Join us for part two of our conversation with archivist Dennis Riley of the New York State Archive. Dennis will share his research into the treasure trove of materials related to Puerto Rico held at the National Archives at New York, focusing on the role of the US military on the island from the Spanish-American War onward.>> Continue reading
Join the Brooklyn Public Library’s Brooklyn Cultural Adventures Program (BCAP) every weekday at 10am for Adventures in Brooklyn. Virtually visit many different cultural partners as we explore art, science, reading, and more across Brooklyn from home! From July 6 to 10, we will be hosting special programs all about the Brooklyn Navy Yard, including learning about ships and how they are built and repaired, looking at many of the products that are made in the Yard today, and exploring stories of people, ships, and even animals from the Yard’s long history.
This program is designed for children ages 5 to 10 and their families.>> Continue reading
Vermont is known for its natural beauty, but the National Park Service has only one property in the state, the Marsh-Billings-Rockefeller National Historic Park. Established in 1992, the park tells the story of three men who occupied the same piece of land over time in the small town of Woodstock, and each had a unique impact on preserving the restoring the natural landscape: diplomat and writer George Perkins Marsh, railroad tycoon Frederick Billings, and scion Laurance Rockefeller. This virtual program will look at the history of conservation as told through this site, and explore some of the features of the park in and around Woodstock.>> Continue reading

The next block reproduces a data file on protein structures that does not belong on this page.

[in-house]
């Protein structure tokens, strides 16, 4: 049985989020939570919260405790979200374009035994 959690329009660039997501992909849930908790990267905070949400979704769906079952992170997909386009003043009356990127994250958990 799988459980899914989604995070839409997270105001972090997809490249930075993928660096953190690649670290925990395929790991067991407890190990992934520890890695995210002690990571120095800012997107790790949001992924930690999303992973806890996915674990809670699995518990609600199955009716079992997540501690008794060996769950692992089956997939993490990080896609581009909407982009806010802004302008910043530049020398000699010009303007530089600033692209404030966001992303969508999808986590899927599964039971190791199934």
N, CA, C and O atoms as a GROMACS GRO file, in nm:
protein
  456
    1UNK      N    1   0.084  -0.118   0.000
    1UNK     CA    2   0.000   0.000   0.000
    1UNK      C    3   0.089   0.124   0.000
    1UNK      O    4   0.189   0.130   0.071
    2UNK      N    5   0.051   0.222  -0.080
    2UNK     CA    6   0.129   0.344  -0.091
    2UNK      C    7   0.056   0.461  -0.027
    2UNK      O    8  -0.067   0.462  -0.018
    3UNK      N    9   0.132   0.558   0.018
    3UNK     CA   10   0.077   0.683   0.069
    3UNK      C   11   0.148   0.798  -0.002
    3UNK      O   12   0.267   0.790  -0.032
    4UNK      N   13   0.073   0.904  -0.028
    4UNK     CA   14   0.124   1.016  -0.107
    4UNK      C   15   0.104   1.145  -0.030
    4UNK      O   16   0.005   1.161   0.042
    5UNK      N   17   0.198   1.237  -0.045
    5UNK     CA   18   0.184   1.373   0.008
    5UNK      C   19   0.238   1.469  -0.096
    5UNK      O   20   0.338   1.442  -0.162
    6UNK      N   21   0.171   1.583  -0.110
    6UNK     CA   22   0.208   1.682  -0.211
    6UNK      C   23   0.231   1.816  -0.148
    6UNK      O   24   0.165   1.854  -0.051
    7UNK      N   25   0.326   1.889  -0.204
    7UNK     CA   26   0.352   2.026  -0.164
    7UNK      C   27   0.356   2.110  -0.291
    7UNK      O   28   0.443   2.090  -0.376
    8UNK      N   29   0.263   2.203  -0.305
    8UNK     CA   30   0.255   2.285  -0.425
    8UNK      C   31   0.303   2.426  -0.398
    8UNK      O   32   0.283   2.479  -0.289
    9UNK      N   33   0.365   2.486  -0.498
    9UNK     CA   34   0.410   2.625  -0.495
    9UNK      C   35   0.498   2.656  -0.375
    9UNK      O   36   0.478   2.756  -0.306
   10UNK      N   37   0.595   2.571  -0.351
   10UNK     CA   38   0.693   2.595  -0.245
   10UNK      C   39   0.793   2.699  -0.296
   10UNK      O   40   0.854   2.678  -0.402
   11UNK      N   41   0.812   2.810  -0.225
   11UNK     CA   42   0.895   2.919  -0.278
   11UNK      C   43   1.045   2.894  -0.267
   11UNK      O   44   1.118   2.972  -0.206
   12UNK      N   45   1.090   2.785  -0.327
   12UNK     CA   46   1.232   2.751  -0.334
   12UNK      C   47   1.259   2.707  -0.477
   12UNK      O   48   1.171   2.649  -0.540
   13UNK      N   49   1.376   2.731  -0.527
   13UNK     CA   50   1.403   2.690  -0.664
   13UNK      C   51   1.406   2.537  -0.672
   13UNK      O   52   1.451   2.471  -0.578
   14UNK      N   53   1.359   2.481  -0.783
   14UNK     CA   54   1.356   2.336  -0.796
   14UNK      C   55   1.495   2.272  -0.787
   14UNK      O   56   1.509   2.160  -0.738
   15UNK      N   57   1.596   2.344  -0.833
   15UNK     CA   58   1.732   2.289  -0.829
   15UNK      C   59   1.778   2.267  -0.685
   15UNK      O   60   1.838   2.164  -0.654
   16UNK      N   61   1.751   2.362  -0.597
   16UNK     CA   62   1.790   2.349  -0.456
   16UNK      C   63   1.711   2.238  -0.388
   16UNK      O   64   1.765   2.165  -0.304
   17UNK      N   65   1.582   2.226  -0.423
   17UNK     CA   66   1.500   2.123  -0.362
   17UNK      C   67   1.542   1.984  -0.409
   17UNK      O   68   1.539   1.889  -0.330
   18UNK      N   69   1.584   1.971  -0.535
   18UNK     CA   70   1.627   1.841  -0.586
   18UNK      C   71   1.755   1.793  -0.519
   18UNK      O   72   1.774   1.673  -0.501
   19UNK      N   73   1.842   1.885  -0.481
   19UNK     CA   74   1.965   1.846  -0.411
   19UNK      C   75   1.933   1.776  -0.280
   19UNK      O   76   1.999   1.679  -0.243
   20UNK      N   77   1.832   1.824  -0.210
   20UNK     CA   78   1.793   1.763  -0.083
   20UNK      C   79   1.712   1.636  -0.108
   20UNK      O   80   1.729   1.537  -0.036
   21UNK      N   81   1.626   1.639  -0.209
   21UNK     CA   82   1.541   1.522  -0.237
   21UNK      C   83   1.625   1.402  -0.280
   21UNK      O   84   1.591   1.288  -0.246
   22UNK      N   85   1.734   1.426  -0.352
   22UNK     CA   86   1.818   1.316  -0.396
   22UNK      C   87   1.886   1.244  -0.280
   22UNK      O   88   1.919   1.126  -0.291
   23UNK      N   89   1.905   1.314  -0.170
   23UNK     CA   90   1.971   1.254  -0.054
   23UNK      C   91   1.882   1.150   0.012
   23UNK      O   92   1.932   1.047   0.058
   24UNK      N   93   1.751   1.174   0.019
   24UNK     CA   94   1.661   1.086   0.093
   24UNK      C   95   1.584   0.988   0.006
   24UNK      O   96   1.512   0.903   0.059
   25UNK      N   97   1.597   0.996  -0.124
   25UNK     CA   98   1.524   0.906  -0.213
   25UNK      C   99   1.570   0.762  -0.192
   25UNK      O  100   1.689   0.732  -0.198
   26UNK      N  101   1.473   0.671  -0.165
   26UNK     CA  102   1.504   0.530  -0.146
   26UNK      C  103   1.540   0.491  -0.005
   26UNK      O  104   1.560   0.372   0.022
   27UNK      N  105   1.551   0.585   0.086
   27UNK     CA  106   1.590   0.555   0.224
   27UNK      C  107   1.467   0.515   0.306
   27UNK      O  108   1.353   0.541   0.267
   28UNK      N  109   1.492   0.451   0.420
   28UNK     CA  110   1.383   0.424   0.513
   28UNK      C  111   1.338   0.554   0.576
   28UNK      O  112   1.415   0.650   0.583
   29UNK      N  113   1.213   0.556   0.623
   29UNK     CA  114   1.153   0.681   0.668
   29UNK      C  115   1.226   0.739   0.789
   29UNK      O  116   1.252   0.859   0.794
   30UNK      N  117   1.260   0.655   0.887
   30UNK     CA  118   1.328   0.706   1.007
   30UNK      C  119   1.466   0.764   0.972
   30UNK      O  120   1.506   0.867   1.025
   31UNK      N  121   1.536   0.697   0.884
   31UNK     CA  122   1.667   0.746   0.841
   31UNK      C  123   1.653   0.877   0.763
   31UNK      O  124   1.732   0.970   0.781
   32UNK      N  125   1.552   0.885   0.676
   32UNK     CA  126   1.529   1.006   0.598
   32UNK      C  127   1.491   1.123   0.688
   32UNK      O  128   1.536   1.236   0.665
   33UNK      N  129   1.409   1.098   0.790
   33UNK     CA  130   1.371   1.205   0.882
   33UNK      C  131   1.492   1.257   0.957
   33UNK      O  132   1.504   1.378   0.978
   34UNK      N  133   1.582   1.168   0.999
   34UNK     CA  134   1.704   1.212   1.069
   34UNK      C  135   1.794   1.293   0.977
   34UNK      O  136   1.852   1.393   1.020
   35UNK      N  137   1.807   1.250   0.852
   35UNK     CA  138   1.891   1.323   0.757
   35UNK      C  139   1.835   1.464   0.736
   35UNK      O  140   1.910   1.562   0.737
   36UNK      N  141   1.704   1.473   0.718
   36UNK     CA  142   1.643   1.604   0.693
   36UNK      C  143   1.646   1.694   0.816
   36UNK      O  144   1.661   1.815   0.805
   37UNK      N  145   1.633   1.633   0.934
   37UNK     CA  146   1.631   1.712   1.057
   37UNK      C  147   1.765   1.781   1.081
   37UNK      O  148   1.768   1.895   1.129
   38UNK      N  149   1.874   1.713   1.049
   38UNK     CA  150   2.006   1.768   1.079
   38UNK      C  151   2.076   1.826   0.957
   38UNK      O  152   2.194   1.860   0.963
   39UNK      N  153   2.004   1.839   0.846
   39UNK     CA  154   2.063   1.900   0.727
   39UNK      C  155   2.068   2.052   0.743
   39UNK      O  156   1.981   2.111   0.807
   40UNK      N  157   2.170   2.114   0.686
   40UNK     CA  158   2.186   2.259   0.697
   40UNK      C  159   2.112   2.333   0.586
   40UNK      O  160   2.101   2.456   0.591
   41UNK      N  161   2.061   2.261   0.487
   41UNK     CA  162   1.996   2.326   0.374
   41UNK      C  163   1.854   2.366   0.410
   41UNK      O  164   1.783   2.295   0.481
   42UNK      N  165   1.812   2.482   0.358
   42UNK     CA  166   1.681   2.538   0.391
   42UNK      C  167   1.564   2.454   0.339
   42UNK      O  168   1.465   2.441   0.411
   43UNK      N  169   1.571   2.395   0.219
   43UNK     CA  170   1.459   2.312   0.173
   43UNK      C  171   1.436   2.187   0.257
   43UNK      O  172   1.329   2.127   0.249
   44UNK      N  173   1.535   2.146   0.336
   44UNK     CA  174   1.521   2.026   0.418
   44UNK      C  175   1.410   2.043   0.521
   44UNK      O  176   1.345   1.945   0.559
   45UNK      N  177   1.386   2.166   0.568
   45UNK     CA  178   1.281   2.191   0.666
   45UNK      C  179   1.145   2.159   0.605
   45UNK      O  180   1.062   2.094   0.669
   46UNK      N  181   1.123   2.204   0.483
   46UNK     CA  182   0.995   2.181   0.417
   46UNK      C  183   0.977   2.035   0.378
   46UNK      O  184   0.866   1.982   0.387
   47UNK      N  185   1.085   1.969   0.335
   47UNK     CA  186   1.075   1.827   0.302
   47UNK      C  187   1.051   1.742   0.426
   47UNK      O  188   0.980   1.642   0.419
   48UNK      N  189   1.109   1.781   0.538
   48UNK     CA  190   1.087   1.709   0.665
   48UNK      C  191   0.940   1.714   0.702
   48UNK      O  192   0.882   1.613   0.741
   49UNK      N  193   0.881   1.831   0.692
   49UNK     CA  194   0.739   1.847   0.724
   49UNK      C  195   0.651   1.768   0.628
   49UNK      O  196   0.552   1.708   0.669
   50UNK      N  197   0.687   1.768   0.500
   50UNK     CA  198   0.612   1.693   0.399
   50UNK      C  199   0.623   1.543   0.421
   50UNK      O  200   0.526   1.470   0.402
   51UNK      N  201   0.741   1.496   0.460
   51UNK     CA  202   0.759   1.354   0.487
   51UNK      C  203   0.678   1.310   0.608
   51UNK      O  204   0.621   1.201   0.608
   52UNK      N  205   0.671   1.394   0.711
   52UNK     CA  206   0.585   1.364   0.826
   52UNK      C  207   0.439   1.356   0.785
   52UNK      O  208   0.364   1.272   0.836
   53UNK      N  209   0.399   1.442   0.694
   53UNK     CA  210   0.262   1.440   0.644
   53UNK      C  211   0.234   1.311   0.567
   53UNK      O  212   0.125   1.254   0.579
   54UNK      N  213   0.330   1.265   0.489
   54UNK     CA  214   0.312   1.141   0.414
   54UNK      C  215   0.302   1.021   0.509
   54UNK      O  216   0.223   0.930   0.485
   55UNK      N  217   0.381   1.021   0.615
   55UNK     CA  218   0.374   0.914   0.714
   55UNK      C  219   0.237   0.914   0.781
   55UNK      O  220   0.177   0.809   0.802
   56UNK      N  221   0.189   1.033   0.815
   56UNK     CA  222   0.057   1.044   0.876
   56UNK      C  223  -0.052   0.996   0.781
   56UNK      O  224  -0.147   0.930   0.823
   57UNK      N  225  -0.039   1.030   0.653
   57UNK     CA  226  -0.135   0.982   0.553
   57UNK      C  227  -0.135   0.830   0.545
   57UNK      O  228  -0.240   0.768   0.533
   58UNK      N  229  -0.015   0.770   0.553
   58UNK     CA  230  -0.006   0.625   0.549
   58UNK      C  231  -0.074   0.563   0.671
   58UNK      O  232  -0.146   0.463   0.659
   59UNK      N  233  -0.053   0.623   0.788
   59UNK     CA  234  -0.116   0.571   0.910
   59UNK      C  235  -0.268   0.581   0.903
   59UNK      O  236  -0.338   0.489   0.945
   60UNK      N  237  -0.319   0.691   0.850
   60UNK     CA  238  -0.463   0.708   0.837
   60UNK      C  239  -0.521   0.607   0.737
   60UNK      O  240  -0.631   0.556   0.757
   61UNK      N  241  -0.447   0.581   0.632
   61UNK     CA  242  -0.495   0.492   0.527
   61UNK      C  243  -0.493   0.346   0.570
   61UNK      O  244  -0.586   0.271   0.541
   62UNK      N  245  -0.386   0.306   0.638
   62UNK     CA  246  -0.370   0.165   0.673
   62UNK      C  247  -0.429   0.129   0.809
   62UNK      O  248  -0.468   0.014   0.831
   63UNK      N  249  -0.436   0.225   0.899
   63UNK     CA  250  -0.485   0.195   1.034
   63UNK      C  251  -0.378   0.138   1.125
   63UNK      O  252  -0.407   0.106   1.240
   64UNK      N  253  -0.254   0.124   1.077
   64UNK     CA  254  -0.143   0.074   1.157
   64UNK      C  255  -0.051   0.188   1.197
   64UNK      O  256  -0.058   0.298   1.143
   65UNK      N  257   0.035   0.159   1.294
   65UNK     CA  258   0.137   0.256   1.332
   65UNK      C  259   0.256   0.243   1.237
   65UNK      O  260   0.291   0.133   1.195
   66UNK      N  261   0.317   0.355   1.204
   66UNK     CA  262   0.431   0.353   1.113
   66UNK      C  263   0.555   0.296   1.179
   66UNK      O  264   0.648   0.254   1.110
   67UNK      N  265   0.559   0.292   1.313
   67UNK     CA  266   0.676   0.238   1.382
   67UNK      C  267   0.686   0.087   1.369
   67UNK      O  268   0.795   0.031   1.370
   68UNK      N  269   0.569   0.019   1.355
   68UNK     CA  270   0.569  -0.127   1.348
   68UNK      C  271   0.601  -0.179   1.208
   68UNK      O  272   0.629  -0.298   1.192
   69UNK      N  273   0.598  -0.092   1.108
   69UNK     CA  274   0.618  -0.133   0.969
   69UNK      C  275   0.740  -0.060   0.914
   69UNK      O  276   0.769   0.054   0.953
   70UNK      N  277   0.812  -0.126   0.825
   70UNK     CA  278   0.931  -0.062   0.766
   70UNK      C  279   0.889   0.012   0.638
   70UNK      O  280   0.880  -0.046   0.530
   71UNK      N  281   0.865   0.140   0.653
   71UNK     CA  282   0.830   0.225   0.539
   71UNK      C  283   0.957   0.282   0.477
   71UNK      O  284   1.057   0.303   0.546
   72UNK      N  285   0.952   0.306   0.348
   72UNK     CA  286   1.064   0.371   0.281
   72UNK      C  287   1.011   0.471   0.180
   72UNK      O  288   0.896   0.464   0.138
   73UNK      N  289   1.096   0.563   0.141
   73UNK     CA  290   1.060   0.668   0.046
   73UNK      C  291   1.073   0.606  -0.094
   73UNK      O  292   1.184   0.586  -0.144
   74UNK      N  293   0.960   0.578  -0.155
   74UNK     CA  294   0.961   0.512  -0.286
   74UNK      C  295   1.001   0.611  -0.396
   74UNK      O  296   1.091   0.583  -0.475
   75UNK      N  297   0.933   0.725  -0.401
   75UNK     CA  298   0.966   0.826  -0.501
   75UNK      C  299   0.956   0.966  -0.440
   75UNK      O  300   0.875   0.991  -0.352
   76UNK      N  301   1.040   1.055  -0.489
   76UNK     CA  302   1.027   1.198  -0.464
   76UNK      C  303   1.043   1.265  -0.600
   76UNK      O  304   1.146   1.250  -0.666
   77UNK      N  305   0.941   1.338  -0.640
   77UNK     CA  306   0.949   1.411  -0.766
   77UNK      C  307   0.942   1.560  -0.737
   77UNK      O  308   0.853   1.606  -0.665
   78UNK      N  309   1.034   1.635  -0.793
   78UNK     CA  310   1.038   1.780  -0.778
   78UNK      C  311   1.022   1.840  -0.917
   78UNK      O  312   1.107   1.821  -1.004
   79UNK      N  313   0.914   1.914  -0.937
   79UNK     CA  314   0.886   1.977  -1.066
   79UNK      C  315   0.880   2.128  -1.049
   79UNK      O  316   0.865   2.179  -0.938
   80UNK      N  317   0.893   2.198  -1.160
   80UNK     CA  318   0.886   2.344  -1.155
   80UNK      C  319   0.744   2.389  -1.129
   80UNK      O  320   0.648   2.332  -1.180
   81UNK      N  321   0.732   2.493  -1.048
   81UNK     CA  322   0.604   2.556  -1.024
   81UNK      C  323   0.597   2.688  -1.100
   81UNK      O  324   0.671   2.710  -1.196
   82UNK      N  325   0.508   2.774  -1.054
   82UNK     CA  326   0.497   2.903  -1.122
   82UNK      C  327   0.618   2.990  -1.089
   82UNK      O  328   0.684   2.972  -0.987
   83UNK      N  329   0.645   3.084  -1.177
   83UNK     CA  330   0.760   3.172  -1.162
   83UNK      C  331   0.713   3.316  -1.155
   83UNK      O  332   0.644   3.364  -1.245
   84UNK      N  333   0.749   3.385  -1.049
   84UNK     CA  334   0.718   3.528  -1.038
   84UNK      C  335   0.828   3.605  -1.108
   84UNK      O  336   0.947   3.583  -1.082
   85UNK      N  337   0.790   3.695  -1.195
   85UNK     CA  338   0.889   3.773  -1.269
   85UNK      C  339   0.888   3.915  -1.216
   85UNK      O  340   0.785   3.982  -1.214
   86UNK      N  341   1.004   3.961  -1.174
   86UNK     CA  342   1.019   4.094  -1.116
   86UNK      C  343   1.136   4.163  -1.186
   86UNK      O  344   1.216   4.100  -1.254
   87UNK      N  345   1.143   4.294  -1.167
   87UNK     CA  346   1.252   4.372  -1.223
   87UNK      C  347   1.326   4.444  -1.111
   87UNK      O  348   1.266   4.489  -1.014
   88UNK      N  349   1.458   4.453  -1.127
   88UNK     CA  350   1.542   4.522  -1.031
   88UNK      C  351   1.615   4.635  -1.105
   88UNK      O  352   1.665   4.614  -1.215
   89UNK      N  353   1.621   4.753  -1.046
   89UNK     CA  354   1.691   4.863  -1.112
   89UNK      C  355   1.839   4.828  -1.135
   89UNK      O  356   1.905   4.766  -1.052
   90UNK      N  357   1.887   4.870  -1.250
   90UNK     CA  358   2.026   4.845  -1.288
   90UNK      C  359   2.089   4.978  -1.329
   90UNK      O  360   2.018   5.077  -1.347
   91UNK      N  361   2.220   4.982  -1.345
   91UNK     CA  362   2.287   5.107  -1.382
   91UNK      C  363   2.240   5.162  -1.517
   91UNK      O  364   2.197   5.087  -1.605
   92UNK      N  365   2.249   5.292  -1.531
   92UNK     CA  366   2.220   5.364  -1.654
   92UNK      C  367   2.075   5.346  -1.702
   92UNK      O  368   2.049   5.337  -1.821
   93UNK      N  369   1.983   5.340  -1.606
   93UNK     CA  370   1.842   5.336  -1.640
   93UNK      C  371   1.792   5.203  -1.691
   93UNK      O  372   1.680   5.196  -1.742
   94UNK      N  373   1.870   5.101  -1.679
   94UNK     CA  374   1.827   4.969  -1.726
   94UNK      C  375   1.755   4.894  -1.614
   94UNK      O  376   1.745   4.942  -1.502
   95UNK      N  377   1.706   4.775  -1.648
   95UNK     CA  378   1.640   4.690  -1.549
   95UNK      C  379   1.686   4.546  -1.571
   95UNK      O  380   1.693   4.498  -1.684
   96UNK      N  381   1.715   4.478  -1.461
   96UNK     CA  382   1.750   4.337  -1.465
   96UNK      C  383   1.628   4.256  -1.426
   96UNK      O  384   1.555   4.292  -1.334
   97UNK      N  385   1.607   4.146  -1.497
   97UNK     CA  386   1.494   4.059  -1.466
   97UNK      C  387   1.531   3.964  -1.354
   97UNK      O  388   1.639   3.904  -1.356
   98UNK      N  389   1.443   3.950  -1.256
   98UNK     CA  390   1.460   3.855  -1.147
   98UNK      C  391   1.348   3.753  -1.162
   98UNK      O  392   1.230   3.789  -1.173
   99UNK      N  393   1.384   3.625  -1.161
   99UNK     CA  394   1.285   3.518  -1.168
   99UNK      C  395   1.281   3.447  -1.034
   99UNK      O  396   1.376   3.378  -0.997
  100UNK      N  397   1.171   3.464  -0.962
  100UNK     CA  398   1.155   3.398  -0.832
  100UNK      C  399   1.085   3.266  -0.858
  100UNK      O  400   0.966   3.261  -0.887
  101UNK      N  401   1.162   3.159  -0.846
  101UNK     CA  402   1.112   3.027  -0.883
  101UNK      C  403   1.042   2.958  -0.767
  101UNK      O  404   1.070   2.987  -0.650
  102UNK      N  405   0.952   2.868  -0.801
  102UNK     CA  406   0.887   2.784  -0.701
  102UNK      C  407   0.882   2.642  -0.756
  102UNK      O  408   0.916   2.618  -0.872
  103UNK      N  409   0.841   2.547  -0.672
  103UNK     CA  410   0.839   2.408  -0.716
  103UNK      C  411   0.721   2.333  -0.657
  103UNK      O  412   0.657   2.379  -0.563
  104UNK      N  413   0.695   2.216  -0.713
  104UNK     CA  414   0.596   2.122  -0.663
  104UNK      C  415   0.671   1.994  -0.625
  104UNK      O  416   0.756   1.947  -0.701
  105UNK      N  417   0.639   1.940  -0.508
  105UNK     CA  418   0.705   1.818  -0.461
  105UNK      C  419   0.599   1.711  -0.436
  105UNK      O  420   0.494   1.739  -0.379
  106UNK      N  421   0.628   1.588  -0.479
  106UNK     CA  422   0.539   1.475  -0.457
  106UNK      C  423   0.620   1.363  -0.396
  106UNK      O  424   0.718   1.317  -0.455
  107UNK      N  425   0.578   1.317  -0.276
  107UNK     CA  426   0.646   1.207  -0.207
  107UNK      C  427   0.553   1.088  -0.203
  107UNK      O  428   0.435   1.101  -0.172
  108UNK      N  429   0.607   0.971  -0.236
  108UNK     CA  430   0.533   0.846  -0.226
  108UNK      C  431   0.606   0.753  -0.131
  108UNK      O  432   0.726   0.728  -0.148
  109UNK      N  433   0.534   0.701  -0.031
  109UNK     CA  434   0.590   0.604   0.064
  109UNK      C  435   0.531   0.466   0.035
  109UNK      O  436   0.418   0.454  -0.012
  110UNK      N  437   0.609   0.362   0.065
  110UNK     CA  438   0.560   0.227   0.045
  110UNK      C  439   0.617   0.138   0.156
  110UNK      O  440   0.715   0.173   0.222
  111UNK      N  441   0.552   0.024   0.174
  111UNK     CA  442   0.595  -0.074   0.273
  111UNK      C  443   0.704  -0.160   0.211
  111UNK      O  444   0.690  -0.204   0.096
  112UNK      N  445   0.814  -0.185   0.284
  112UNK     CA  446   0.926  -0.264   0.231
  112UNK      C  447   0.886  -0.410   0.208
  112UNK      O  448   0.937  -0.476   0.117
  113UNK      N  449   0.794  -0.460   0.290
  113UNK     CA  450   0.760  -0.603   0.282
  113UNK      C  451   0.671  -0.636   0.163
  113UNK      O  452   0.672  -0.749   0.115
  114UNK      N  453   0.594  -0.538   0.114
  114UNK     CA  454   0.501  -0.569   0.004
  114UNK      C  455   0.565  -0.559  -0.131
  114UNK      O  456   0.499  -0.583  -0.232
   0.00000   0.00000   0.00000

Bowne & Co., Stationers opened their doors at the South Street Seaport Museum in 1975, 200 years after Robert Bowne founded his shop across the street on Queen Lane. Today Bowne & Co., continues the tradition of 19th-century letterpress printing. This virtual program with Art Director Rob Wilson – co-hosted with Stefan Dreisbach Williams from the home of Robert Bowne’s ancestors, the 1661 Bowne House in Flushing, Queens – investigates the changing role that stationery and printing offices played in New York City, and the ways in which Bowne & Co., uses its collection of 34 printing presses, and more than 2400 cases of movable type in contemporary ways today.>> Continue reading
We are pleased to welcome back food photographer and writer Dave Cook of Eating In Translation to discuss a family of fascinating cuisines. Many of us might not have had the opportunity to enjoy the food of Senegal, Côte d’Ivoire, or Ghana; these and many more can be found throughout New York City. Dave will share his mouthwatering photos, walk us through different dishes, and let us know where we can try them in all five boroughs.>> Continue reading
Join our conversation with Sara Carr, Assistant Professor of Architecture, Urbanism, and Landscape at Northeastern University, who will discuss Frederick Law Olmsted’s origins in public health, and how his background in the US Sanitary Commission during the Civil War, and his journalistic advocacy inspired his designs of Central Park and Prospect Park. Olmsted’s prolific writings give us an insight into how he thought about the intersection of human, ecological, and societal health, which resonate strongly in our pandemic era. But as his living legacies face unprecedented urban challenges, we must also think about how they can sustain and at times even transform for a just and sustainable future. This program is presented in partnership with the Prospect Park Alliance.>> Continue reading